Eyelash Transplantation Using Leg Hair by Follicular Unit Extraction : Plastic and Reconstructive Surgery – Global Open

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Eyelash Transplantation Using Leg Hair by Follicular Unit Extraction

Umar, Sanusi MD

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Plastic and Reconstructive Surgery - Global Open 3(3):p e324, March 2015. | DOI: 10.1097/GOX.0000000000000292
  • Open
  • United States



Fine hairs of the head and nape areas have been used as donor sources in eyelash transplantation but are straight, coarse, and grow rapidly, requiring frequent eyelash maintenance. This is the first reported case of eyelash transplantation by follicular unit extraction using leg hair as a donor source; findings were compared with that of another patient who underwent a similar procedure with donor hairs from the nape area. Although both patients reported marked improvement in fullness of eyelashes within 3 months postsurgery, the transplanted leg hair eyelashes required less frequent trimming (every 5–6 weeks) compared with nape hair eyelashes (every 2–3 weeks). Additionally, in leg hair eyelashes, the need for perming to sustain a natural looking eyelash curl was eliminated. Eyelash transplantation using leg donor hair in hirsute women may result in good cosmetic outcomes and require less maintenance compared with nape donor hair.

Eyelashes serve as the eyeball’s barrier, shielding it from small foreign bodies and irritants and participating in the reflex that closes the eye.1,2 They also play an important aesthetic role in the perception of beauty, facial expression, and personal interaction2—individuals suffering from madarosis report low self-esteem and confidence.2

Several methods exist to reconstruct eyelashes using head hair from the safe donor area, including reverse follicular unit grafting, follicular unit strip surgery, or follicular unit extraction (FUE).3–5 Although neck nape hair and finer hairs from the sides of the head have been used as donor sources,3 these hairs are usually straight instead of curled, relatively rigid, and grow rapidly. Such features demand frequent maintenance in the transplanted hair, including curling, perming, and trimming, and a potential for an unnatural look from thick donor hair.3

This case report describes the results of a patient undergoing an eyelash transplant by FUE using leg hair as the donor source compared with another patient who underwent a similar procedure (same surgeon, same technique) with nape area used as the donor hair source.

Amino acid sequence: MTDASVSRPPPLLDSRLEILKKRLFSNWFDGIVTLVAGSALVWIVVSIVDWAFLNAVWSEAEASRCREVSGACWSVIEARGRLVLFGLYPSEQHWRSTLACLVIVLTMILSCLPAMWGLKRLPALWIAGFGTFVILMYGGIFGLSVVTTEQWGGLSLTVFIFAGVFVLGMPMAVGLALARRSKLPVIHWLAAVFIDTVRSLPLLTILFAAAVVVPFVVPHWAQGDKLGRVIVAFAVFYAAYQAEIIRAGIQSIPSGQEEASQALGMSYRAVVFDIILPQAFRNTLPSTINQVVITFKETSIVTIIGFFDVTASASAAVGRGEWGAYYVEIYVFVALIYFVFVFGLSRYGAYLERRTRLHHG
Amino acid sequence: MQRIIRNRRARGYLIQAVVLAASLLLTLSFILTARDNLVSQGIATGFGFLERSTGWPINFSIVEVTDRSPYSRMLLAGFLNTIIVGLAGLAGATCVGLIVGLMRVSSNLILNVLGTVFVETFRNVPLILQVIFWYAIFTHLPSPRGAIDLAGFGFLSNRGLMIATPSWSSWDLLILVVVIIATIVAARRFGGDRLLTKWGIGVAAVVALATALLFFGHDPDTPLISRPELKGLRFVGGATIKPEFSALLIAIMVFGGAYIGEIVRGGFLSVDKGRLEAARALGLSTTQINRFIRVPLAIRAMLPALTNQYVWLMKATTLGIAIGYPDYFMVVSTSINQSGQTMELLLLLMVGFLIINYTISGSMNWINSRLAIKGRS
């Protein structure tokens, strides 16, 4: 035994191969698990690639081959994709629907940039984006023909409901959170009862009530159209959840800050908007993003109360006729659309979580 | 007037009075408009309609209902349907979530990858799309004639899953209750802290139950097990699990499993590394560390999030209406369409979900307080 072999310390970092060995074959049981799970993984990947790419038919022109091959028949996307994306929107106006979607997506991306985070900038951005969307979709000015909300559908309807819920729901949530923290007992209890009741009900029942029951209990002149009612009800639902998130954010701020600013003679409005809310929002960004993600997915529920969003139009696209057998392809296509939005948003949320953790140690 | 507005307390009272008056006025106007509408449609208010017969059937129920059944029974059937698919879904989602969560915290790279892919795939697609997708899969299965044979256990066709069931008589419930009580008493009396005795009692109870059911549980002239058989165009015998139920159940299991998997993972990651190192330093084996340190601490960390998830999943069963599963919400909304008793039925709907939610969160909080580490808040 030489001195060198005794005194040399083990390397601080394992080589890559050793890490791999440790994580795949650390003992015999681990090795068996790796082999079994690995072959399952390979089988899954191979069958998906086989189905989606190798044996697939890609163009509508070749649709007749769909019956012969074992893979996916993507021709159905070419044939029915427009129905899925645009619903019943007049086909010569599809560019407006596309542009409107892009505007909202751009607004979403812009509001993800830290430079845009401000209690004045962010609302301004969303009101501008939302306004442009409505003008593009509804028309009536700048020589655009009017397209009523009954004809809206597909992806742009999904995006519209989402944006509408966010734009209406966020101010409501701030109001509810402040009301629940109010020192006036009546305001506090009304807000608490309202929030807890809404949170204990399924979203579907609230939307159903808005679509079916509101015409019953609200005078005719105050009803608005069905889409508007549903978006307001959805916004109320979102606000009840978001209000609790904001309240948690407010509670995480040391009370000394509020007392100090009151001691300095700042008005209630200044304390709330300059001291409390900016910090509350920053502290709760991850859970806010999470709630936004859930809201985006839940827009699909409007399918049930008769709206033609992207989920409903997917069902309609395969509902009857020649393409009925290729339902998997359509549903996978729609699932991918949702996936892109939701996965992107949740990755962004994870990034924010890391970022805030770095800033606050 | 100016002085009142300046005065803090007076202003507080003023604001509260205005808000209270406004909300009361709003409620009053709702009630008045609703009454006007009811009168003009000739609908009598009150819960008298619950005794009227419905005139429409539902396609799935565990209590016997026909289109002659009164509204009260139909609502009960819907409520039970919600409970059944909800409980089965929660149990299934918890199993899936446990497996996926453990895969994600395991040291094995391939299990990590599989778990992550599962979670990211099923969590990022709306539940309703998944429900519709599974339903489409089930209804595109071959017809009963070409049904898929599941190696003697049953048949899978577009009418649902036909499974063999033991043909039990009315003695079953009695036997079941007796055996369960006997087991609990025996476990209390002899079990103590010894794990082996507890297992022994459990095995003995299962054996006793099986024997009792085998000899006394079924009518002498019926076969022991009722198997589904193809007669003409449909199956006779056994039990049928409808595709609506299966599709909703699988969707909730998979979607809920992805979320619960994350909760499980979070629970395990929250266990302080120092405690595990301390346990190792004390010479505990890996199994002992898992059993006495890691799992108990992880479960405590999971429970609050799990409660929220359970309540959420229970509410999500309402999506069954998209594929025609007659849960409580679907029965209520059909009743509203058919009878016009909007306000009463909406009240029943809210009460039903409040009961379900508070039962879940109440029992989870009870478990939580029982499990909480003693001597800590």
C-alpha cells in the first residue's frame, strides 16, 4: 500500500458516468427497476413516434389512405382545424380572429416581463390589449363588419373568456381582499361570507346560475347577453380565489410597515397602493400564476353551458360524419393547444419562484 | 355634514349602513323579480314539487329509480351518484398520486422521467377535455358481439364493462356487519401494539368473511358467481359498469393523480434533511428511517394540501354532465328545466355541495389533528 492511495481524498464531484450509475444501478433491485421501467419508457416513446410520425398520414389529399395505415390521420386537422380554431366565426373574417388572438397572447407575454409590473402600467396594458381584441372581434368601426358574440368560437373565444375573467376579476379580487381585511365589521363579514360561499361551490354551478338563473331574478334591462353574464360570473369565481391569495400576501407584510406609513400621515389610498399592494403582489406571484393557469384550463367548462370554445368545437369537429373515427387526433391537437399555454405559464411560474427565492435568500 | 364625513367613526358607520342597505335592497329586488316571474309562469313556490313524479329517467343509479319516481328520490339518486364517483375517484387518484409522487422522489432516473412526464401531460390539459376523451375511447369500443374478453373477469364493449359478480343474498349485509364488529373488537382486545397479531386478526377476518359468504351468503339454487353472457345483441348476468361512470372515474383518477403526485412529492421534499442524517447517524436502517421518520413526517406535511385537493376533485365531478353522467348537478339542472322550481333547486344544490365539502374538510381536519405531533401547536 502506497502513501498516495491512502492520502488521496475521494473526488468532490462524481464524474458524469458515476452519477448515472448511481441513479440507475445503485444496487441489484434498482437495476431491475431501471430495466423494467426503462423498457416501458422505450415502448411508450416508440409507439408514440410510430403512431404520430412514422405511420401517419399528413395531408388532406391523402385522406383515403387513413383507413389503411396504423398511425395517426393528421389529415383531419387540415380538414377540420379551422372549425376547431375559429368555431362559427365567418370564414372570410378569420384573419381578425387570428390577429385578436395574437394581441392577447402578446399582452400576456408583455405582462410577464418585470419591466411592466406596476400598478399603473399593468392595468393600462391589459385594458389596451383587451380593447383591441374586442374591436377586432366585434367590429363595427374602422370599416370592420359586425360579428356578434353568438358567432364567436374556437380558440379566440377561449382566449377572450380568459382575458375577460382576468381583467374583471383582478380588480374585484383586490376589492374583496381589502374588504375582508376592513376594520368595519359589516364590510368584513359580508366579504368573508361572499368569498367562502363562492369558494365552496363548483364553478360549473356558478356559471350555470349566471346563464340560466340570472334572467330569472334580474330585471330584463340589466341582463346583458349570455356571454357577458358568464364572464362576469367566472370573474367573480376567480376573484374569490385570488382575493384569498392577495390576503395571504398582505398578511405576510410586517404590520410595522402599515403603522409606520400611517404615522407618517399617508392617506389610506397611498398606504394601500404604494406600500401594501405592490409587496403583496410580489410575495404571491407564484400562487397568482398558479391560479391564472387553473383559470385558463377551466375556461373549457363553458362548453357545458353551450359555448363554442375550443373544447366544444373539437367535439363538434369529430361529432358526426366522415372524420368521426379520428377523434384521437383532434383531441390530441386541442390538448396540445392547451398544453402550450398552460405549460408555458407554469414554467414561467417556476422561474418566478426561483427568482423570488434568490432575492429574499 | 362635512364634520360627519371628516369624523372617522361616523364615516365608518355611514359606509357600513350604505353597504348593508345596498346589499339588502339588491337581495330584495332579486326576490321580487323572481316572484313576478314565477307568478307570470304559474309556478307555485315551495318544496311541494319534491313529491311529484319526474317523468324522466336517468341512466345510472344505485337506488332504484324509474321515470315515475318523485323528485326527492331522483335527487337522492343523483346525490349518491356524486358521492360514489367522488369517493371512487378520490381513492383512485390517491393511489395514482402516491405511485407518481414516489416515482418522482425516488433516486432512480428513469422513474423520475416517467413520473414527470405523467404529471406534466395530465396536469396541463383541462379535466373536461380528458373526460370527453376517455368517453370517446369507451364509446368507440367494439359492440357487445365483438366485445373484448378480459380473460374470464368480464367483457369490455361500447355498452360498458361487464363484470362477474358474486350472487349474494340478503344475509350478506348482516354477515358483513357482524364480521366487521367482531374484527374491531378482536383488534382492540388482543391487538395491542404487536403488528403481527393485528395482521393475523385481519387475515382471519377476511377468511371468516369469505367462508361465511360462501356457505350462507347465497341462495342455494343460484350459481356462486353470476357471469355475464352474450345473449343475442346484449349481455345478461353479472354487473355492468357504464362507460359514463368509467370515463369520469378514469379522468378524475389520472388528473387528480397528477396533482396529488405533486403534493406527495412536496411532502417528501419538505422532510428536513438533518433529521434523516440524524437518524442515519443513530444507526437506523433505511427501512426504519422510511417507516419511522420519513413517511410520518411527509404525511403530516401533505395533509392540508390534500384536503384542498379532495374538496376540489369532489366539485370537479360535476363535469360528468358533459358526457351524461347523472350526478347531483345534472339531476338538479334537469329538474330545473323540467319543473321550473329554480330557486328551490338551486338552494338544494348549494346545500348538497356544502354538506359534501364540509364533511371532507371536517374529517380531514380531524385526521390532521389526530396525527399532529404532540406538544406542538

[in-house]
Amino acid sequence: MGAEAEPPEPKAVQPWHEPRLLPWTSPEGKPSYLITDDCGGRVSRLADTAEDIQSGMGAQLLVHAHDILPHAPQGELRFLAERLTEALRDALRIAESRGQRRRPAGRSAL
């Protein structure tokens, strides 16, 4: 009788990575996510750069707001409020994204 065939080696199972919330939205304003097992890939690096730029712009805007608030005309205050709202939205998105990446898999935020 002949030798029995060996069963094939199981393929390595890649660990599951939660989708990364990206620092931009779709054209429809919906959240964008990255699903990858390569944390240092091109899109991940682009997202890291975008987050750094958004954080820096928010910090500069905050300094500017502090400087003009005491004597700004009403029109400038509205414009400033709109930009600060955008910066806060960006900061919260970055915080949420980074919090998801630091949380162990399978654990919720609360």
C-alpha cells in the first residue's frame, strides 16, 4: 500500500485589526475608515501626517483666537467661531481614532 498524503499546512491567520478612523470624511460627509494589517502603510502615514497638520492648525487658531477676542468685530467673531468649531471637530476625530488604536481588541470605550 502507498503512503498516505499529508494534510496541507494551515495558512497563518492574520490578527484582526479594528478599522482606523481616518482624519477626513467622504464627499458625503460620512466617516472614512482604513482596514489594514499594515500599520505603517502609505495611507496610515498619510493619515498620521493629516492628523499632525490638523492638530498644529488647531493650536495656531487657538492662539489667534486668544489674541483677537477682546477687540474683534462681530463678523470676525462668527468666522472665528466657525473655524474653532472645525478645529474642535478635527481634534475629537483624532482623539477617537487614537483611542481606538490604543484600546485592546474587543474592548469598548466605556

Written consent for the surgery and permission to use photographs were obtained from both patients.

Two women were born with thin, sparse eyelashes and no medical history to explain the condition (eg, alopecia areata, trichotillomania, lupus erythematosus, trauma, blepharitis, eyelid surgery, thyroid disease, ectodermal dysplasia, or radiation/chemotherapy). Both women sought treatment for lack of length and fullness of their natural eyelashes but did not want an approved prostaglandin analogue (bimatoprost ophthalmic solution), which requires continuous use. Both had abandoned the use of eyelash extensions and false eyelashes due to potential eyelash loss and an insufficiently natural look.

Patient 1, a 20-year-old Hispanic woman with an eyelid length of 3.8 cm (Fig. 1), was sufficiently hirsute that leg hair could be used as a donor source in the FUE procedure (Fig. 2). Patient 2 was a 35-year-old Hispanic woman with an eyelid length of 3.5 cm. In contrast to patient 1, nape hair was used as a donor source in her procedure because she was not sufficiently hirsute for use of leg hair. Both patients were operated on within 1 week of each other using leg and nape hair extraction methods previously reported.6,7

Fig. 1:
Patient 1, before leg-to-eyelash hair transplantation.
Fig. 2:
Patient 1, donor leg after hair follicle extraction.